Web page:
Anonymous sources are typically only permitted in Letters to the Editors or exceptional circumstances. However, all anonymous sources must only be published after a strict vetting process and after a final approval by the Editor-in-Chief.
The letter must meet these standards to be published:
1) Every claim that is not purely opinion must be corroborated.
2) There must be no lies or defamatory statements.
3) The letter must be in the public interest.
Errors and Clarifications
If The Aquinian does publish disinformation, misinformation or a false statement in an article, an error or clarification must be published in the following issue and online. Before this decision is reached, the writer and complainant must both be heard to understand how this false or misleading statement was published. Both the Managing Editor and the Editor-in-Chief must reach the conclusion that the statement/article requires an error statement or clarification before published in print or online. The statement will be formatted as follows:
Error (online///in paper): A previous version of the article///The article [“article name”] published in the [date] issue of The Aquinian stated [misinformation/false statement here]. In fact, [true statement here]. We regret the error.
Clarification: The Aquinian would like to clarify a statement in the article [“article name”]. It stated [statement here] but it is clearer to say [clarified statement here].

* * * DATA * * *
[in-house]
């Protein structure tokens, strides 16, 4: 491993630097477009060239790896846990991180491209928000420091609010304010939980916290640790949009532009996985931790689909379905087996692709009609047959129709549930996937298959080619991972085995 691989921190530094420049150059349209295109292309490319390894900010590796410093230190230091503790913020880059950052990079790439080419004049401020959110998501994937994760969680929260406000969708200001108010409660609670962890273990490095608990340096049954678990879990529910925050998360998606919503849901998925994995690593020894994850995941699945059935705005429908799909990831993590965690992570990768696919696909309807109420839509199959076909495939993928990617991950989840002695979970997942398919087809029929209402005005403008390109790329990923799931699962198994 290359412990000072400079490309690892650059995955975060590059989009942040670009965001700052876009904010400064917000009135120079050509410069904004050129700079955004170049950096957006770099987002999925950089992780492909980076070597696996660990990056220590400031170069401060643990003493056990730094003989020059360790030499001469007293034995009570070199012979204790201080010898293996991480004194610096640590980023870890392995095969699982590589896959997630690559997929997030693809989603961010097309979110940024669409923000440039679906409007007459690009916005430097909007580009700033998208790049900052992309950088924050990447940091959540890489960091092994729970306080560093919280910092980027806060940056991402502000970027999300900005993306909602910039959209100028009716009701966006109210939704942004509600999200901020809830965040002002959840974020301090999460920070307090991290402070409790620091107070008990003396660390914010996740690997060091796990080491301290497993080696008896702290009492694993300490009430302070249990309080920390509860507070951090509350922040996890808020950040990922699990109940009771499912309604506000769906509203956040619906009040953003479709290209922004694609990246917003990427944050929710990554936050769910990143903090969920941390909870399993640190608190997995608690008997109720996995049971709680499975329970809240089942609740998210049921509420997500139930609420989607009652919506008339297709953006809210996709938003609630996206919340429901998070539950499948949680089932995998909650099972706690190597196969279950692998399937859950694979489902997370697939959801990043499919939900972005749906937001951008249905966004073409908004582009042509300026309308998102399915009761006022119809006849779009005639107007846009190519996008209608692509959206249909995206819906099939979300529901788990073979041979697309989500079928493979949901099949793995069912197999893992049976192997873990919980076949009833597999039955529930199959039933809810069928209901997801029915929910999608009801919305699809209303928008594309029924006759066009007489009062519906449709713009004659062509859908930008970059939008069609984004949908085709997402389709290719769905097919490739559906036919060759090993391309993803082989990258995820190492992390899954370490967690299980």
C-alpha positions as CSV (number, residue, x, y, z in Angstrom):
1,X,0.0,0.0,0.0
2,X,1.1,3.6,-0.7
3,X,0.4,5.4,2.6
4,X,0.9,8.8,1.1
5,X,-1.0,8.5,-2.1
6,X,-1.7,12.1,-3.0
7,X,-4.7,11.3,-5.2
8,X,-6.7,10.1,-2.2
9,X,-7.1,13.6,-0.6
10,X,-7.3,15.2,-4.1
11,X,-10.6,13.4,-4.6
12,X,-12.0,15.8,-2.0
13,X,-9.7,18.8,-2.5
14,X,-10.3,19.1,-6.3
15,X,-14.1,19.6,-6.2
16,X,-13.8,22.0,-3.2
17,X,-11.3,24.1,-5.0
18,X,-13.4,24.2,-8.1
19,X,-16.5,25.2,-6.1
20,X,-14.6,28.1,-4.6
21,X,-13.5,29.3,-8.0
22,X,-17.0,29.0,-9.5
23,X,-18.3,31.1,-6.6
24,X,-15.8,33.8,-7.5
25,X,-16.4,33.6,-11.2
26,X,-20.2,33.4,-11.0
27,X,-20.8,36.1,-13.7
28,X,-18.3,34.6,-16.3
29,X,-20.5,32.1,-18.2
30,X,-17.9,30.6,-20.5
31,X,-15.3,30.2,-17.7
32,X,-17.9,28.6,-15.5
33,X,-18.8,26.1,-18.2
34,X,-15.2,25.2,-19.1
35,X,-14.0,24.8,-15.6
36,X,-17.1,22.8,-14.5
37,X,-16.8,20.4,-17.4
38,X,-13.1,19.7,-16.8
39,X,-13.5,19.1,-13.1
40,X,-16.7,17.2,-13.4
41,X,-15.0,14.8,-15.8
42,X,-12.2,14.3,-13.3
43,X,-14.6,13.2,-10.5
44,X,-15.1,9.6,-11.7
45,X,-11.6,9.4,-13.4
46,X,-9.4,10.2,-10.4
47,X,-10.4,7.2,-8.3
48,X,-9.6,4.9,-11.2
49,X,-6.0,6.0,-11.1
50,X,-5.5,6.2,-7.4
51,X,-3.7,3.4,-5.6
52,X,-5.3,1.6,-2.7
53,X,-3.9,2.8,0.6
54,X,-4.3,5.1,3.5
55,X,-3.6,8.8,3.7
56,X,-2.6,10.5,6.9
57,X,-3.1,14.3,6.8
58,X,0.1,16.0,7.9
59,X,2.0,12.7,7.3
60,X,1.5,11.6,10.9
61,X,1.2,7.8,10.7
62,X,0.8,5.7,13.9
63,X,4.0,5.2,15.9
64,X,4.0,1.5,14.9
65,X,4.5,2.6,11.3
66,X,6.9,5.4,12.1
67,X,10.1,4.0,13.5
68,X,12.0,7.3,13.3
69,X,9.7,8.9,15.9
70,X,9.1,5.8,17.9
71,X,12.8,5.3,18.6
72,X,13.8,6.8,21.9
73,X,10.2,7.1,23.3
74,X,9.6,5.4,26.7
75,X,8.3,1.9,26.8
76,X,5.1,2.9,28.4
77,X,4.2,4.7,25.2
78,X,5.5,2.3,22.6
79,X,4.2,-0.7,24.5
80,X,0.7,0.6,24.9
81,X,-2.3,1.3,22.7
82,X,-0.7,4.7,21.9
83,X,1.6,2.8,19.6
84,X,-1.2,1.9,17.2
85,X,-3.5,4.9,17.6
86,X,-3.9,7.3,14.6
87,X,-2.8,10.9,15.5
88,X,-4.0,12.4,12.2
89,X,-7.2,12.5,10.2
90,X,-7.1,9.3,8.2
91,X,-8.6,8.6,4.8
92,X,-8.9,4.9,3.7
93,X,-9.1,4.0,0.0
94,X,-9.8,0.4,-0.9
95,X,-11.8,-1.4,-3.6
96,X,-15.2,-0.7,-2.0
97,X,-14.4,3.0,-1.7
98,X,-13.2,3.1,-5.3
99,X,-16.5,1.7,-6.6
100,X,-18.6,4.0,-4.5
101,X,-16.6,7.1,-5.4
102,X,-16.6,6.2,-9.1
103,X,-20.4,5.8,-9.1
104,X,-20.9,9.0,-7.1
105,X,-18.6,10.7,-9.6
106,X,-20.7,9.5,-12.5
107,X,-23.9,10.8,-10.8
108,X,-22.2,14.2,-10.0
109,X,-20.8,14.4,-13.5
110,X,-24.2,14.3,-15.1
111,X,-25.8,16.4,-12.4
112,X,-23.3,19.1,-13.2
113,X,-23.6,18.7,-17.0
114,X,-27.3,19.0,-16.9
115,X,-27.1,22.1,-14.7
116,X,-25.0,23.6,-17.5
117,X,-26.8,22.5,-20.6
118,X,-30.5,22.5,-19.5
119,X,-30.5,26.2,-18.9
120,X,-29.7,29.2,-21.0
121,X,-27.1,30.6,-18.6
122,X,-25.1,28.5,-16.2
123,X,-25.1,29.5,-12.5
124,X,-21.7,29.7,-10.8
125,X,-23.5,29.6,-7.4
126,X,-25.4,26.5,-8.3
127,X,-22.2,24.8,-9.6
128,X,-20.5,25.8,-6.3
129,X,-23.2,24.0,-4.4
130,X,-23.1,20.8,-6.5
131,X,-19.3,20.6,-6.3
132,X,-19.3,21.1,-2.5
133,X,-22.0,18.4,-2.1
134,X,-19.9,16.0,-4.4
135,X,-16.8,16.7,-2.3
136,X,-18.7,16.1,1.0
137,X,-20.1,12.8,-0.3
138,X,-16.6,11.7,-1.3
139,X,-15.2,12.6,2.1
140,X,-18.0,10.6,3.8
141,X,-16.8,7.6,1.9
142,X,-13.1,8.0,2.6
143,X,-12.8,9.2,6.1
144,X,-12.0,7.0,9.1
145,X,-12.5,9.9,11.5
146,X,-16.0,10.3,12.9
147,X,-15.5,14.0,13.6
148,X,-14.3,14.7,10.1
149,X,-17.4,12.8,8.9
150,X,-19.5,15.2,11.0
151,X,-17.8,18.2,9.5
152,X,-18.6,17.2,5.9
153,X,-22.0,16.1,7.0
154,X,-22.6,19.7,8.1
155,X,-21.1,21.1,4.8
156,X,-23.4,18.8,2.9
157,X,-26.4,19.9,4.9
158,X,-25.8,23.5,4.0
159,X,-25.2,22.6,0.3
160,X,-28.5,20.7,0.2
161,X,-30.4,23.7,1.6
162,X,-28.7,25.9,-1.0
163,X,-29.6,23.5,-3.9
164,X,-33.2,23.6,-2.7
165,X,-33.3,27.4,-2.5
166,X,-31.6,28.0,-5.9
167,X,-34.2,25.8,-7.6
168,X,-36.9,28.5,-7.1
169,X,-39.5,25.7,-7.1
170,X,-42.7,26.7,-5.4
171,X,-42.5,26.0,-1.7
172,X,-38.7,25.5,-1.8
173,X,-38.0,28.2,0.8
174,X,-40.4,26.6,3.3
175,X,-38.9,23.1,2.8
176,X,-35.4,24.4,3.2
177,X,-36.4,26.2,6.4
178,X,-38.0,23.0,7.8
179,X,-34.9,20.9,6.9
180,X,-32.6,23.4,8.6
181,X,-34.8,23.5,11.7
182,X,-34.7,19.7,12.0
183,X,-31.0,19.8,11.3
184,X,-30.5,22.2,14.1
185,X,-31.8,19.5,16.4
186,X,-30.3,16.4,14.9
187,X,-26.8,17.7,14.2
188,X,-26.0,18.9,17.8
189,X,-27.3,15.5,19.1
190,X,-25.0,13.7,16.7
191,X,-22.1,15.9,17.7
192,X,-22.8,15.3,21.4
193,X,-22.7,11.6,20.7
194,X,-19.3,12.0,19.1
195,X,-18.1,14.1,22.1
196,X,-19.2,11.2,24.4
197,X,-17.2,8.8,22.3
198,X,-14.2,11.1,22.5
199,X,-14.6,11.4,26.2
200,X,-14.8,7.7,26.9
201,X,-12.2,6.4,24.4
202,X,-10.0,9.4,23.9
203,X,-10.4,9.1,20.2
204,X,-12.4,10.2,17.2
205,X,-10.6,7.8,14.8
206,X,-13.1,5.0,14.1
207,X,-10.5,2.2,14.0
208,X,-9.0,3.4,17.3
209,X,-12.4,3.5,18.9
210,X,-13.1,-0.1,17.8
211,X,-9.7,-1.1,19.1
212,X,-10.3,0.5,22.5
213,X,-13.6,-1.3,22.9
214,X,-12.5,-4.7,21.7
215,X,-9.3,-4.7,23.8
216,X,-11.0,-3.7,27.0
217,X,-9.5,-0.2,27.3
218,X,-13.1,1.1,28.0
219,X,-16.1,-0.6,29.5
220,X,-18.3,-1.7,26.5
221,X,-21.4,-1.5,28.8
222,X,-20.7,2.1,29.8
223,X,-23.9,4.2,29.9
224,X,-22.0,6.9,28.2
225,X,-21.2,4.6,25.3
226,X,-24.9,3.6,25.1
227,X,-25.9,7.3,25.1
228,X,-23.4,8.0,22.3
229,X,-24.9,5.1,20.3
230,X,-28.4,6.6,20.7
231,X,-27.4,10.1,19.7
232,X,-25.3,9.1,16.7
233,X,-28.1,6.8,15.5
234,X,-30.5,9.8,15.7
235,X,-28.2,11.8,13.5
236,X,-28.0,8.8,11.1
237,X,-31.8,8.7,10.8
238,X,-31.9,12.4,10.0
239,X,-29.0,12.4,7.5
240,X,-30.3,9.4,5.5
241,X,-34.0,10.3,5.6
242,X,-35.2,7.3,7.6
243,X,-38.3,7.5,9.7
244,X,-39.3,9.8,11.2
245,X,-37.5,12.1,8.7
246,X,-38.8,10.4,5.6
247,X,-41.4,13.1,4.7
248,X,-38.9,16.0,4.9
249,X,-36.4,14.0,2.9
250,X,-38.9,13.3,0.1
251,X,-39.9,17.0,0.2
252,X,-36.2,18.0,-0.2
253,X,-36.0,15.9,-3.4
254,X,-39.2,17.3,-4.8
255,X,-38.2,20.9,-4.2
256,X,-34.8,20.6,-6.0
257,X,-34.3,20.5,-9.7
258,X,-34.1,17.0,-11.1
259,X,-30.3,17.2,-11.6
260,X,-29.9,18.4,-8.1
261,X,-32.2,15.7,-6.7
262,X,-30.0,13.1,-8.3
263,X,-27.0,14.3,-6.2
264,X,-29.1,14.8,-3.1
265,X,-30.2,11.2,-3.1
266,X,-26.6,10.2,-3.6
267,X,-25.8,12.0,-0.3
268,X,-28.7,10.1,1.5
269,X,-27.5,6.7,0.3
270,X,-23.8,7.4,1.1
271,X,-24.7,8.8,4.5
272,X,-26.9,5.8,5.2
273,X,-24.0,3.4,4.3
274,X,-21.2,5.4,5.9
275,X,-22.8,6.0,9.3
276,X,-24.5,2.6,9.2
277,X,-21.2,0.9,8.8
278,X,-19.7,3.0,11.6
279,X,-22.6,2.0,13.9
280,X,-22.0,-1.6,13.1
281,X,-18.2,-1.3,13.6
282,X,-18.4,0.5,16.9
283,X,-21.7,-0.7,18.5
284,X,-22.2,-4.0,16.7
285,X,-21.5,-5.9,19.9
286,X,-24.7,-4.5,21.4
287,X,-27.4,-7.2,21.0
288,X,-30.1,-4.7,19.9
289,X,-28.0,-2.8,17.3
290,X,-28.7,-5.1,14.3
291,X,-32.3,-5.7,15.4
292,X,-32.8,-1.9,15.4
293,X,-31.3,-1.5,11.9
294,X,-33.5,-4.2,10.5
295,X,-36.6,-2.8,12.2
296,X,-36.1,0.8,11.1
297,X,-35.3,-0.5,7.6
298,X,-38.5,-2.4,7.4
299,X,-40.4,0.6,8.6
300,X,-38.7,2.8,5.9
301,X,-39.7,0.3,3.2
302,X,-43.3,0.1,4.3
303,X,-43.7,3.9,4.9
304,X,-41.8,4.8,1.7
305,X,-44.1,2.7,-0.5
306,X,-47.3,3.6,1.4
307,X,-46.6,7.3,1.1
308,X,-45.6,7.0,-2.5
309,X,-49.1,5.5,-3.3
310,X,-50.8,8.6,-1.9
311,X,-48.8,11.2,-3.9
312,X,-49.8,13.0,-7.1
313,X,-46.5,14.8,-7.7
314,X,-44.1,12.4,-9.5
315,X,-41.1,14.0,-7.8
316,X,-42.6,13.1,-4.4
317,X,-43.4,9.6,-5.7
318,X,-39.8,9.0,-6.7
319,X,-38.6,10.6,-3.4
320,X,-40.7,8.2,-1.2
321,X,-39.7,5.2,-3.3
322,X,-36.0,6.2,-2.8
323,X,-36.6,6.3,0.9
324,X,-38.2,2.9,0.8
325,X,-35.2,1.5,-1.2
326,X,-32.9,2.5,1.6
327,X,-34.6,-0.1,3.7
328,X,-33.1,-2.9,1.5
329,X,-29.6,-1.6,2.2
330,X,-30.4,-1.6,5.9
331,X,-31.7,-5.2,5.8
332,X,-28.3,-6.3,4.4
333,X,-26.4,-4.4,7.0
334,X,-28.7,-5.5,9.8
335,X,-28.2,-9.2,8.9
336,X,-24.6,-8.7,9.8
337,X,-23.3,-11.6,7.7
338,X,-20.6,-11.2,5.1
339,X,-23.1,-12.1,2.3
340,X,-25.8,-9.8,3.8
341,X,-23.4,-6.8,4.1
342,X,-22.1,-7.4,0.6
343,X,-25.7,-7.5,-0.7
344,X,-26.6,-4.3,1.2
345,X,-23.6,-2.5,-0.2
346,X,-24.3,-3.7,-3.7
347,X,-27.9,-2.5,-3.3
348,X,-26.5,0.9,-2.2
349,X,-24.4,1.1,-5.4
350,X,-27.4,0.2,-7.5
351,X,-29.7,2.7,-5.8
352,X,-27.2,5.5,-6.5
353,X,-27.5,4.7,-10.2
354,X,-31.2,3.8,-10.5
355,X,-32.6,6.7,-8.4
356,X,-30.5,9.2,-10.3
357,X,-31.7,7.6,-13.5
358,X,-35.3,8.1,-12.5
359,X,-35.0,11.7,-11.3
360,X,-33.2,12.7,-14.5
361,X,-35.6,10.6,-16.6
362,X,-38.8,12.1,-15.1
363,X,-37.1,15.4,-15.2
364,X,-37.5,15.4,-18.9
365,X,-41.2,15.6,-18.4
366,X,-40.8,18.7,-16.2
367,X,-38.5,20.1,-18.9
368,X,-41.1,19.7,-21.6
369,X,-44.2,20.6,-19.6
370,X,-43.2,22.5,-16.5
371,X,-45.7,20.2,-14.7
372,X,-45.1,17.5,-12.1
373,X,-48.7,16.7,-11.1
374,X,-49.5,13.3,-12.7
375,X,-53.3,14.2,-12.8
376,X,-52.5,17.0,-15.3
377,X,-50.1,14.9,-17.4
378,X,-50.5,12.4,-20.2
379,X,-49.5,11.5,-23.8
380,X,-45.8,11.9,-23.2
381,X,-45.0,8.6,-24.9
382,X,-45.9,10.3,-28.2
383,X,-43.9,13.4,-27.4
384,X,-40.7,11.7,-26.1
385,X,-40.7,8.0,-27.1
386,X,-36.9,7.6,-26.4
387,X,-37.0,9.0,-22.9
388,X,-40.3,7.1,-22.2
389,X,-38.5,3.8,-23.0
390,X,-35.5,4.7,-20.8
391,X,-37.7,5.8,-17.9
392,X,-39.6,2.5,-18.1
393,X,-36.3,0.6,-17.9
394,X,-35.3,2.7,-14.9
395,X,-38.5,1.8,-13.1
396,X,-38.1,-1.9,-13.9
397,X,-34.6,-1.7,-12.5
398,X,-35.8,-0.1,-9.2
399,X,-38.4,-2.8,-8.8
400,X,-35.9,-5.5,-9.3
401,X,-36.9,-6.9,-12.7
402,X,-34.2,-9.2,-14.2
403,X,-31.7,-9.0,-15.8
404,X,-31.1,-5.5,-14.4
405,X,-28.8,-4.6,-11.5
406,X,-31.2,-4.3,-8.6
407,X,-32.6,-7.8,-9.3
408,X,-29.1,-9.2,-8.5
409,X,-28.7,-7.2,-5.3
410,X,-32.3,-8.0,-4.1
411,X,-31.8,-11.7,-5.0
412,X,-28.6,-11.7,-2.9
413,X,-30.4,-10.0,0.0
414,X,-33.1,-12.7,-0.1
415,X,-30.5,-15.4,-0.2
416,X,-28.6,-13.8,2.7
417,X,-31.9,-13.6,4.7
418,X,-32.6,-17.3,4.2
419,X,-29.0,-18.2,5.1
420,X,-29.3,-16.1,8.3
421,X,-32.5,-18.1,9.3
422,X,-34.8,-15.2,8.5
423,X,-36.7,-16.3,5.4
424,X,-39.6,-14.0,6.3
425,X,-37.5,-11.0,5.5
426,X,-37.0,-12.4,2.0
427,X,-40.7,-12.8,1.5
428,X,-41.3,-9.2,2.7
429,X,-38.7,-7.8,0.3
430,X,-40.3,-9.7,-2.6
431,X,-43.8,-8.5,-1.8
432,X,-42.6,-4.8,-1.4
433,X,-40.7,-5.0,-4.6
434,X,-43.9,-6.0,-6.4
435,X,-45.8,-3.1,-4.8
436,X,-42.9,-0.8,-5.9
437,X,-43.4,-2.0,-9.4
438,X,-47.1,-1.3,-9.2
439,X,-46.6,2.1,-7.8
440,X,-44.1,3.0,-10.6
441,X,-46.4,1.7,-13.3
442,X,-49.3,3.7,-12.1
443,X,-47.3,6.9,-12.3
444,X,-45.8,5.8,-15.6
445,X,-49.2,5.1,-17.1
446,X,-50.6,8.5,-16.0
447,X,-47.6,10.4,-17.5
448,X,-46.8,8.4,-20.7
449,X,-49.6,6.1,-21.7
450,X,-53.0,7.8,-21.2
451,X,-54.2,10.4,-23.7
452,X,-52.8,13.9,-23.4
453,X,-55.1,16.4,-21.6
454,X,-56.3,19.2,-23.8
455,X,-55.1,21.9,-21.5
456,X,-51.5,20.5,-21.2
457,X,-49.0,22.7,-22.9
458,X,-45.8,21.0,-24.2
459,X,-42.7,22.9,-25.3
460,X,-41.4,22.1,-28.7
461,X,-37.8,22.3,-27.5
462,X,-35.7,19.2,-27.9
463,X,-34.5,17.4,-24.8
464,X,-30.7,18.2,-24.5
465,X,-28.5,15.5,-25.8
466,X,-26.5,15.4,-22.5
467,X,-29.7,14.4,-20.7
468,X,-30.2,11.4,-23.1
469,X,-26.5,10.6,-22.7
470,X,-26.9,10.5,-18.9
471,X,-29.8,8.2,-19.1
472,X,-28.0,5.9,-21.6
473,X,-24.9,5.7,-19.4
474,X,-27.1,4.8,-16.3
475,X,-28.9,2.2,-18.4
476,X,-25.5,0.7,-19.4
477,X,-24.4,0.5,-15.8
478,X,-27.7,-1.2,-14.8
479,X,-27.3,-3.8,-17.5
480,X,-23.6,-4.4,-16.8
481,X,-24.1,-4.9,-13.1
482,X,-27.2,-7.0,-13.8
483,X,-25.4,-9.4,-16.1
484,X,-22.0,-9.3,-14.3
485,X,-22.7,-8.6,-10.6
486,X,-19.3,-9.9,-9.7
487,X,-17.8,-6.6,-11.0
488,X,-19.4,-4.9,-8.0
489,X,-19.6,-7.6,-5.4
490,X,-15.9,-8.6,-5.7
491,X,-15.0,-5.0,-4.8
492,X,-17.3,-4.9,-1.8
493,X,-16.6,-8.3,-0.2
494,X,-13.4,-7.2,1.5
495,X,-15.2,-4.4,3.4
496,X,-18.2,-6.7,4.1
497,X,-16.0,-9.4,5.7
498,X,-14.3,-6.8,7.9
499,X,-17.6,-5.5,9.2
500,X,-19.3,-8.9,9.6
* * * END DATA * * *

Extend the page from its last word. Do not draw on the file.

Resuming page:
The Aquinian staff should not risk their personal safety for a story. Follow your gut. Avoid interviews in hotel rooms and non-public spaces.
Unless specified as “commentary” or “column” or on the back page as a piece of creative work, The Aquinian will refrain from leaning to an opinion or expressing an opinion. Part of our job as journalists is to get every side of the story and put events into context.
If dealing with hate groups or other extremist groups, make sure to not take their words for granted. They can be interviewed but their interviews must be surrounded by fact about who they actually are.
In opinion and commentary pieces, there shall be no hate speech, defamation, slander or lies. Anybody who is mentioned in the opinion or commentary piece who is not the author must be notified of their existence and the context of the letter to ensure they are OK with being mentioned in the story.
The Aquinian uses our social media on a frequent basis to post live updates and distribute articles to the community. We also answer questions/concerns or occasionally receive story pitches from our followers. Our principle of accuracy applies to social media too and the need to publish on social media quickly should not compromise that.
The Aquinian Editor-in-Chief and Managing Editor shall only give its password to editors and trusted staff. It is encouraged that the password be changed every two months of the academic year to prevent hacking or misusage.
Inspiration for this Code of Ethics was taken from University of King’s College, Canadian Association of Journalists’ Ethics Guidelines and CBC’s Journalistic Standards and Practices. Advice and guidance provided by St. Thomas University journalism, communications and Great Books professor Philip Lee. Written by Caitlin Dutt, 2019-20 Editor-in-Chief. This guide can be updated with the approval of The Aquinian Board of Directors by the Managing Editor and the Editor-in-Chief.